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Friday, September 14, 2012

MSP430G2 - Interfacing a wifly (RN XV) module

Do you like "the internet of things" concept?

The RN XV, from Roving Networks is a versatile little device.
It is basically a wifi card with a serial port, designed to be easily connected to microcontrollers.
I previously used on my Arduino and even on my BeagleBone, where I used java (RXTX) to drive it.
I have a youtube video about the BeagleBone / wifly, but it's mainly about the Bone and RXTX than the RN XV, so I will not embed it here.

Did you ever work with old modems?
If so you are probably familiar with the Hayes protocol  and the AT commands you sent over the serial port.
No, the RN XV does not use Hayes, but the concept is similar : you send commands in ASCII format to the serial port and in that way instruct the module to connect to a ssid, perform a http get etc.

The good thing about this is that it's easy to test the protocol just using an hyperterminal kind of software.
In windows I like to use Realterm, it's open source.
To connect the wifly to a PC you will need an FTDI usb interface (get yourself a couple of those from ebay if you don't have them already, they are extremely handy).

To easily work with the RN XV (other compatible modules might be slightly different in this regard, so check carefully your specific case) you will also need (or "you will be better of with") a breakout board for it. (it is cheap, no worries).
The reason you may want the breakout board is that the pin pitch of the RN XV is designed to match the XBee standard, which would not work with the common headers you normally use.

Final consideration : the wifly modules work at 3.3V which makes them perfect to work with the MSP430G2, should you use an AVR or other MCUs, make sure the serial communication runs ar 3.3V, else you need a logic level converter.

Let's connect the RN XV with the Launchpad :


In my example I am powering the wifly module from the Launchpad, the 3,3V is taken from pin 1 on the lp.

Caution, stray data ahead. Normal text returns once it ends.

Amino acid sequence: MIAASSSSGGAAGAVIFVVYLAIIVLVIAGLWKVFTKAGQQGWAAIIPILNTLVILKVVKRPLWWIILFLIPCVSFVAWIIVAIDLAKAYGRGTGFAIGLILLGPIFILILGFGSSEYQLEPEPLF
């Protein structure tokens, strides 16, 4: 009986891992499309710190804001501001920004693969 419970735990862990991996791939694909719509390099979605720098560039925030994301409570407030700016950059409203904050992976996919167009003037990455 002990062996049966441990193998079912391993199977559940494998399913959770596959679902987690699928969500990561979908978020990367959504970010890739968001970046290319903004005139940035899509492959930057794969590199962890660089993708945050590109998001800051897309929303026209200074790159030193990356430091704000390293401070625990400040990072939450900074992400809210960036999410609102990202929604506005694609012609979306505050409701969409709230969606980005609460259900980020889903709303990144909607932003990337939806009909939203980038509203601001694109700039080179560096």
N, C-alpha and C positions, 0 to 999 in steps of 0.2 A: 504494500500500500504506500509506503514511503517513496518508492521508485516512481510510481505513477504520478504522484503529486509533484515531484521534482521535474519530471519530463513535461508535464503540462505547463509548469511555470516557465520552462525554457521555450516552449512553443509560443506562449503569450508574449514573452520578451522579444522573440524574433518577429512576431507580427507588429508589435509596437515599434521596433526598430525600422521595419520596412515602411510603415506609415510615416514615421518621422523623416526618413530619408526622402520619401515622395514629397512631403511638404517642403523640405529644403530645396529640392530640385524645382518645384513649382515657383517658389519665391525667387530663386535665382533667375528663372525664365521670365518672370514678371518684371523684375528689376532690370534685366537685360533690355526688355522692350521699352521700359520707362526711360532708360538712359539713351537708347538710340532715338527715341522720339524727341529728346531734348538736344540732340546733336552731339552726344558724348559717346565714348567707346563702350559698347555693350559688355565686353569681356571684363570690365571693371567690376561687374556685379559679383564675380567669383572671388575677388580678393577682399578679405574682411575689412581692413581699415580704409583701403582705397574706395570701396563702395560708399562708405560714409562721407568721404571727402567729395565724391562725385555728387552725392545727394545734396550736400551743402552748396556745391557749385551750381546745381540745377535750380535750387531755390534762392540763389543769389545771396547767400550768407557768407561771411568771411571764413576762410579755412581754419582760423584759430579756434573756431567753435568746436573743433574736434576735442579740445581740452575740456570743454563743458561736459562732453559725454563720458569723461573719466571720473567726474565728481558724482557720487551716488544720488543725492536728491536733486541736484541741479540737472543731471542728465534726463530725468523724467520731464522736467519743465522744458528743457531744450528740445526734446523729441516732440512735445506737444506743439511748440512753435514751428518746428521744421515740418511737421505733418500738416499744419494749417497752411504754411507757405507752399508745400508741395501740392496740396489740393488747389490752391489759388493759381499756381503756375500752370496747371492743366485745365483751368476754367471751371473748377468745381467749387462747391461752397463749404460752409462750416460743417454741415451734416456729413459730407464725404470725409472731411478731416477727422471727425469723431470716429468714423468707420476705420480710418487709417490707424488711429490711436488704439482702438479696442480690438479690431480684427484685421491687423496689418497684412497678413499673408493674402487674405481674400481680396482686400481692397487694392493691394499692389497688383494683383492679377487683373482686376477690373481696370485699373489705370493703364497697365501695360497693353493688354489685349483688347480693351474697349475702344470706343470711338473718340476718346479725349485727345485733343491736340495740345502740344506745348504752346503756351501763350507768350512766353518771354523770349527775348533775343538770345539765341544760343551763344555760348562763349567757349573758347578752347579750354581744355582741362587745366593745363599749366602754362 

Besides Vcc and GND for now we will just need the UART rx and tx signals.

You may wonder why the wifly has so many pins.
Like Dave would say : "I am glad you asked!".
The Roving Networks wifi interface contains an MCU which obviously has GPIO and other features (including an ADC which I never tried so far, but it promises 14 bit resolution !!!).
The functionality of the contained mcu are accessible through the various pins, we will probably need to use some of those later on.

As a general consideration, a text based protocol is normally handy to implement an interface, it makes it easier to debug and it's normally quite flexible.
Unfortunately it may become difficult to manage if the amount of RAM you have at your disposal is limited, like in the case of the MSP430G2.

We then need to design the handling routines accordingly, we will not be able to allocate a big buffer to store incoming data to be processed asynchronously.
In general a synchronous approach would probably reduce the amount of needed memory and it could eventually work with the wifly protocol, however I am going for a simple asynchronous implementation, using the uart interrupt on the MSP430G2, just to make sure we do not miss any incoming char.

By default, the wifly uart starts at 9600 baud, 8 N 1.
Let's start configuring the clock and uart on the launchpad (details here) :


#include <msp430g2553.h>

 // configure the CPU clock (MCLK)
 // to run from DCO @ 16MHz and SMCLK = DCO / 4
void configClock()
{
BCSCTL1 = CALBC1_16MHZ; // Set DCO
DCOCTL = CALDCO_16MHZ;
BCSCTL2= DIVS_2 + DIVM_0; // divider=4 for SMCLK and 1 for MCLK
}


void configUART()
{
// set the pin mode 3 for pins 1 & 2 of port 1 (Uart mode)
P1SEL |= BIT1 + BIT2; // low bit = 1 for pin 1 and 2
P1SEL2 |= BIT1 + BIT2; // high bit = 1 for pin 1 and 2
// configure the UART
UCA0CTL0 = 0; //UART mode, No parity, LSB first, 8 data, 1 stop
UCA0CTL1 = UCSSEL_2; //use SCLK
UCA0BR0 = 0x1A; //lower byte of UCBR0. 26dec